Outrage: What A Rabbit Taught Us About The Internet & Ourselves
15 years ago there was a lovable, oatmeal-colored, rabbit named Toby.
His story begins when he was, “found by James and Brian under their porch, soaking wet, injured from what appeared to be an attack from an alley cat. They took Toby in, thinking he had no chance to live from his injuries, but miraculously, Toby recovered.”
Sounds like a typical feel good story, right?
James and Brian, decided to “put Toby at risk for their personal gain.” If $50,000 in donations wasn’t received by June 30th, 2005 Toby would be killed. All this was laid out on their website SaveToby.com.
This wasn’t a fundraiser to nurse the bunny back to health. Toby had already recovered from his injuries.
This was a ransom.
If people didn’t donate $50K Toby would be killed. He’d be finito. Whacked. Under the sod.
Photos on SaveToby.com punctuated the rabbit’s grim situation. They showed Toby in a frying pan, on a plate, and even lounging on a cutting board. As if that wasn’t macabre enough there were recipes for how to cook rabbit.
People were PISSED.
Animal rights activists inundated GoDaddy, the site’s hosting platform, with complaints. Paypal, which was being used for donations, was deluged with calls to cancel the site’s account.
People felt compelled to drive awareness of this injustice.
The debacle became a national story. The Washington Post, Chicago Sun-Times, New York Post, ABC World News Tonight, and NBC Nightly News all covered it.
What do you think happened next?
Activists must have succeeded in the site and paypal getting shut down, right? Certainly the public pressure became too much, right? Wrong.
Save Toby became a phenomenon.
The outrage only led to more awareness.
James and Brian got a book deal with Kensington Publishing (you can still buy it on Amazon today). They got their ransom, and then ratcheted up their demands again. Soon Toby was going to die if they didn’t hit 100k in book sales.
The fight to shut down SaveToby.com backfired.
Well intended outrage only abetted Toby’s would be executioners by driving more awareness of their cause. That awareness led to more donations.
Why did they think their public outcries would work?
Jonah Berger, author of Contagious, studies online virality. He demonstrated that, “content that evokes high-arousal emotions (i.e., awe, anger, and anxiety), regardless of their valence, is more viral.”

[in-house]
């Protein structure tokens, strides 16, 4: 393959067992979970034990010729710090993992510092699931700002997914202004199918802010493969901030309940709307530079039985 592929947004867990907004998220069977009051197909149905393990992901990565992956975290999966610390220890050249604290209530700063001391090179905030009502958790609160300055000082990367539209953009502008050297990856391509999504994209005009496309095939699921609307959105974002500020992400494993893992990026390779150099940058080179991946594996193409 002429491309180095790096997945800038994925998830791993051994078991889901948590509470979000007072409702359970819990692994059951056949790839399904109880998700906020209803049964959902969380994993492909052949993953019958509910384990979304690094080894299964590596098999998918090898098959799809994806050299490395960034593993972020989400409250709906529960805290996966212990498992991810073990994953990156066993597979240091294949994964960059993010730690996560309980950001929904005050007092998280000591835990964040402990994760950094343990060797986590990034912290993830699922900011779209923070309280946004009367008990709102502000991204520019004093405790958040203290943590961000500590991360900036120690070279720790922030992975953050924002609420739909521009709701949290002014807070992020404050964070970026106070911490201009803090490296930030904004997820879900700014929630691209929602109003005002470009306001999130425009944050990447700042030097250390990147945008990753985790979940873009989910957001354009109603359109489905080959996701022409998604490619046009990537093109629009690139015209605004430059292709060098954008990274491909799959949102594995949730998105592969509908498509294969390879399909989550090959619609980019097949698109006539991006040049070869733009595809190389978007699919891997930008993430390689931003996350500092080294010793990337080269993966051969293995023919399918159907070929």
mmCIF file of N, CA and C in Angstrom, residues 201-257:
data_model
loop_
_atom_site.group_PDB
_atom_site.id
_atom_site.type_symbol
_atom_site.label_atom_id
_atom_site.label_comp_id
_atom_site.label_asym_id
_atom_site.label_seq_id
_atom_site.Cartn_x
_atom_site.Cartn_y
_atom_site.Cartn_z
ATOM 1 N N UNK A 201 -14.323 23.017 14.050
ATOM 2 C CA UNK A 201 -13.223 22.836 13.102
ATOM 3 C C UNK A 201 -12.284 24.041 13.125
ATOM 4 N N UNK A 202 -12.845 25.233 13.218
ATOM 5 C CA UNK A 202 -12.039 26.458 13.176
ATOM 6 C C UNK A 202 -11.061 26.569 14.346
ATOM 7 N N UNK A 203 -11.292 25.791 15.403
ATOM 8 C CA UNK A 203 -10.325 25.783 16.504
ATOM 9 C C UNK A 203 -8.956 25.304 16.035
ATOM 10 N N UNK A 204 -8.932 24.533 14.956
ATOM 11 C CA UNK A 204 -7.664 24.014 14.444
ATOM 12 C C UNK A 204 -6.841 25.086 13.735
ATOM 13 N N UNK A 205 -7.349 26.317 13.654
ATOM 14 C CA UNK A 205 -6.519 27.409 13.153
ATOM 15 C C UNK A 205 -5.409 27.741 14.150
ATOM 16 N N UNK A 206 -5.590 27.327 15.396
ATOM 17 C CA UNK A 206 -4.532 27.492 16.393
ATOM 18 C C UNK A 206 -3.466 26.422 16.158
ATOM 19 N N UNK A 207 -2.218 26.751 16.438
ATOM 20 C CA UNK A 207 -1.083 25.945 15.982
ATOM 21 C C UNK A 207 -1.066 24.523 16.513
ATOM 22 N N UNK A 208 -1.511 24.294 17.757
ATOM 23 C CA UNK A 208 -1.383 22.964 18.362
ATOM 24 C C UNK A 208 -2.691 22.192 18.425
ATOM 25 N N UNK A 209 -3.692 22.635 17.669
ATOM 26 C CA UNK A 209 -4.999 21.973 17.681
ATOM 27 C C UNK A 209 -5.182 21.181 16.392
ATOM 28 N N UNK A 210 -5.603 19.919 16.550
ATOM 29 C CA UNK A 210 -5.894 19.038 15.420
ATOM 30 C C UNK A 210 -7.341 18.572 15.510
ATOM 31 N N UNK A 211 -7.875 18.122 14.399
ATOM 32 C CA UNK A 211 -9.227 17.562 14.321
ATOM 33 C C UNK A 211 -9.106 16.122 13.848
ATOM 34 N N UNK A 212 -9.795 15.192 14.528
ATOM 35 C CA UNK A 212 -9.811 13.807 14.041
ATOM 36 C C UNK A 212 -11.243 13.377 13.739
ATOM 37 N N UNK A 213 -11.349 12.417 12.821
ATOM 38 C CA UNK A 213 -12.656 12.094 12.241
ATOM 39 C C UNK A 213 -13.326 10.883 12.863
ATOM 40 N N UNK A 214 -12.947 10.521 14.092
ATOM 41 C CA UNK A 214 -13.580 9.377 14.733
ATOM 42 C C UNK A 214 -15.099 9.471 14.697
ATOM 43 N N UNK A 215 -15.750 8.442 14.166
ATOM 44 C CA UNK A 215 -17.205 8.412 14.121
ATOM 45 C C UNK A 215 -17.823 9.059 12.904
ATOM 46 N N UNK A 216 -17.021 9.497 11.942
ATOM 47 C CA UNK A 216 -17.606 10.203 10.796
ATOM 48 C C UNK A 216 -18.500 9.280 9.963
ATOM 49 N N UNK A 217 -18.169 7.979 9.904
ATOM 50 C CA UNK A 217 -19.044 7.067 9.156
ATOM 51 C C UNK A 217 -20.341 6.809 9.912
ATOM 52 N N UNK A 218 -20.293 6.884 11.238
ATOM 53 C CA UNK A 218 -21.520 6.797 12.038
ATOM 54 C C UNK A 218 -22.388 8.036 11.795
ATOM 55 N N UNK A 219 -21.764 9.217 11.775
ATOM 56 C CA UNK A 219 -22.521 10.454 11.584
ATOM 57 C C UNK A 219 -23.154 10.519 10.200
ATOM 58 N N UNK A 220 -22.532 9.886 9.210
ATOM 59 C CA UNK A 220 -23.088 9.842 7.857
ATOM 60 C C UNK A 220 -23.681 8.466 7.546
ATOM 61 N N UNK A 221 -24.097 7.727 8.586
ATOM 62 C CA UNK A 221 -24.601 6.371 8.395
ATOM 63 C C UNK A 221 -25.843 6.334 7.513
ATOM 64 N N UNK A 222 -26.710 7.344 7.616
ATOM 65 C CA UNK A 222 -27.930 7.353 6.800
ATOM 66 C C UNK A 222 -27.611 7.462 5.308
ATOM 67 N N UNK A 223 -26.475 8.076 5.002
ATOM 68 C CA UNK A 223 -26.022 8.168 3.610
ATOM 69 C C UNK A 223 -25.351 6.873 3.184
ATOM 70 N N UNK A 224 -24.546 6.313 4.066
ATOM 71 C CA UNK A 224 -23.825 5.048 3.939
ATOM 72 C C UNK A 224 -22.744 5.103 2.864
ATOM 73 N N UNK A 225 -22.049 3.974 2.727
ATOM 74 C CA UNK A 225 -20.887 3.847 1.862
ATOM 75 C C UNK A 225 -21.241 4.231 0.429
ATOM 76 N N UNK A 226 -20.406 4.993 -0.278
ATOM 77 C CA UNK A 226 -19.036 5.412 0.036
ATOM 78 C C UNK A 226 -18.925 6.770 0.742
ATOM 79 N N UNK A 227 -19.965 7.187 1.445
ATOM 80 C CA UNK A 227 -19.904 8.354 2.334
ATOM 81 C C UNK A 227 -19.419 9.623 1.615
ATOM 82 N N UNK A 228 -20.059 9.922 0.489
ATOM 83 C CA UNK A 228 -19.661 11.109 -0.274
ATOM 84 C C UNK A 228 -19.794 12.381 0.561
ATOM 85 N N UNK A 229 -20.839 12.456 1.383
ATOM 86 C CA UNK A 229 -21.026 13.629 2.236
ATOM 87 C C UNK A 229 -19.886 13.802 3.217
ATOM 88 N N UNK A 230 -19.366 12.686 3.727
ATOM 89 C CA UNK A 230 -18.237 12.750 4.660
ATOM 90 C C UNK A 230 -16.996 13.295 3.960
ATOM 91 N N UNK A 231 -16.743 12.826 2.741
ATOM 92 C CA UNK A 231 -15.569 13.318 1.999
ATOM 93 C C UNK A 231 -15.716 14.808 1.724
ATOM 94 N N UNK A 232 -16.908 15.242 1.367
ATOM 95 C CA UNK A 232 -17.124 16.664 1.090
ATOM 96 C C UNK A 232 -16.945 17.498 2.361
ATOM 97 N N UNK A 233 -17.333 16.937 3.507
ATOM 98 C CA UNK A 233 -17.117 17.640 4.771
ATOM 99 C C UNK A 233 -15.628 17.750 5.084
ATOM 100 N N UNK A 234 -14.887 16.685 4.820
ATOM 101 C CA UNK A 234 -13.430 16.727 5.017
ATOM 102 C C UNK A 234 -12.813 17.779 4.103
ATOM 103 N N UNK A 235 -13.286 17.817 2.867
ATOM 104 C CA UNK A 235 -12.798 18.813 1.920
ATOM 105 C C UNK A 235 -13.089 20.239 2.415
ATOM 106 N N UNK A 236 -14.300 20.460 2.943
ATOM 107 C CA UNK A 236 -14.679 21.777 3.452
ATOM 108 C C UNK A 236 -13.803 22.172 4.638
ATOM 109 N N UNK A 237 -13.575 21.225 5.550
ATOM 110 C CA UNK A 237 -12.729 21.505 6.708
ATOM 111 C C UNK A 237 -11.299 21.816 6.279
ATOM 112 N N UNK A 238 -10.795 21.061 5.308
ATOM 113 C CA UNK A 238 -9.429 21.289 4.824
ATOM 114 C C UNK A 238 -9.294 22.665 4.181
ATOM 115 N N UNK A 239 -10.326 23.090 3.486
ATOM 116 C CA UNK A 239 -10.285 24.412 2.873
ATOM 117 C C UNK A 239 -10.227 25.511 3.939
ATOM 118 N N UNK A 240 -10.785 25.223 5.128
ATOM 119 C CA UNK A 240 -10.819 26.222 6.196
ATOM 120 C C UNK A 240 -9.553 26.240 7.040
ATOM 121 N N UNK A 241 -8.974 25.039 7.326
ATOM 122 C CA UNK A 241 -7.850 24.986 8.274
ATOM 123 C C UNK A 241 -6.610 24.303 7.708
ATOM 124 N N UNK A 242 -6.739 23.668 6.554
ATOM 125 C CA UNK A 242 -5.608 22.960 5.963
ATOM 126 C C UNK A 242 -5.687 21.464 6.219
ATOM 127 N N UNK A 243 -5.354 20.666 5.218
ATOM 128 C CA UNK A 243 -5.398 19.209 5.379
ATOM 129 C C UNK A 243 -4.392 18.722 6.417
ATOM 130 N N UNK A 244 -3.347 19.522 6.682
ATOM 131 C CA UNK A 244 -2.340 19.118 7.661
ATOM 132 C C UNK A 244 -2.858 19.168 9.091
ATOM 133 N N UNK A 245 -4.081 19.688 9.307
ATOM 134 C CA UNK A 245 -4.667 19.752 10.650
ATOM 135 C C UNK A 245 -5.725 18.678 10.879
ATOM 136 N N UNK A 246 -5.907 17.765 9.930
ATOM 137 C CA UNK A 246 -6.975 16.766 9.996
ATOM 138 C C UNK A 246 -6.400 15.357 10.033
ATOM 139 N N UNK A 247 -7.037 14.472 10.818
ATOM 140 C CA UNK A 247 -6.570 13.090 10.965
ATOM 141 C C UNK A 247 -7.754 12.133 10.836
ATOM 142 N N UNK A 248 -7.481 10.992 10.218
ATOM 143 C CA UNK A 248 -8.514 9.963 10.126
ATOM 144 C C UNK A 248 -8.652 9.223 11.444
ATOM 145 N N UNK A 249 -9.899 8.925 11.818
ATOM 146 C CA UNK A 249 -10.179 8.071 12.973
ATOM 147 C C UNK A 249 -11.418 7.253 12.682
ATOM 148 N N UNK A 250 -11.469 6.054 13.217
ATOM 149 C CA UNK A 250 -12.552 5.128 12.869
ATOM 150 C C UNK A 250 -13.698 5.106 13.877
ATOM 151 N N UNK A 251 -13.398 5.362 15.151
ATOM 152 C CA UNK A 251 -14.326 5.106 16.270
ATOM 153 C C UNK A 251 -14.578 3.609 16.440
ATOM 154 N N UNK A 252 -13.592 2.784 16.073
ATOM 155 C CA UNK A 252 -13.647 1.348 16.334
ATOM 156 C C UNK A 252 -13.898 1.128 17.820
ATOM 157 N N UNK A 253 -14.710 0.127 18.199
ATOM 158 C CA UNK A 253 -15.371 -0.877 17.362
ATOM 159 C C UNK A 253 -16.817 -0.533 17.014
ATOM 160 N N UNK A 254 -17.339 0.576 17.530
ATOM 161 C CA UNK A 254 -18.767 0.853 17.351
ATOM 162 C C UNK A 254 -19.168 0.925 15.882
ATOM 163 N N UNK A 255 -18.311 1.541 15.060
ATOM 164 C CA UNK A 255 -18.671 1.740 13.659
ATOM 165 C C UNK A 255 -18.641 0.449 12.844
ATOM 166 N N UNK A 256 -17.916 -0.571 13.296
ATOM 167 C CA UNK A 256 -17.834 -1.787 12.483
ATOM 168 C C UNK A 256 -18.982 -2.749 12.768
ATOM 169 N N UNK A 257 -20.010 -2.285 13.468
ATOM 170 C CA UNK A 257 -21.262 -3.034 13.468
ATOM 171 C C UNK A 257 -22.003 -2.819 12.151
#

In sum, content that elicits a physical reaction is more likely to get shared than content that does not.
For example, let’s imagine you watch one YouTube video and your jaw drops as you scream ‘that’s horrific!’. Then you watch a second YouTube video, and you shrug your shoulder. Which do you think you’re more inclined to share, subscribe, comment, or like?
Online our behaviors are predictable.
The more angry something makes you, the more likely you are to engage with it.
We intuitively understand this.
What we’re less aware of is the impact our reactions have. It makes us feel better to give a self-righteous response.
We perceive responding as furthering our cause. Unfortunately for us, that response generally aid’s the other person’s cause.
Why does this matter?
People know this and weaponize it against us.
On a daily basis we’re bombarded with messages from brands, trolls, news outlets, politicians, and pundits.
Marketers show you awe inspiring feats of athleticism to drive positive brand association. Trolls make hateful comments pissing you off and instigating a response. The news sensationalizes negative stories creating anxiety and keeping you watching in suspense.
In the case of SaveToby.com, the kidnappers elicited outrage and the resulting outcry only furthered their agenda.
Did animal rights activists set out to aid the owners in making fifty grand and getting a book deal? Of course not. Why would they want that? But, that’s exactly what they did.
It feels counterintuitive to bite your tongue. Before returning fire to some troll with a brutal comeback ask yourself this question.
Am I furthering my goals by reacting or am I furthering someone else’s?
What can I expect to happen by reacting vs holding back?
Who is benefiting from my response?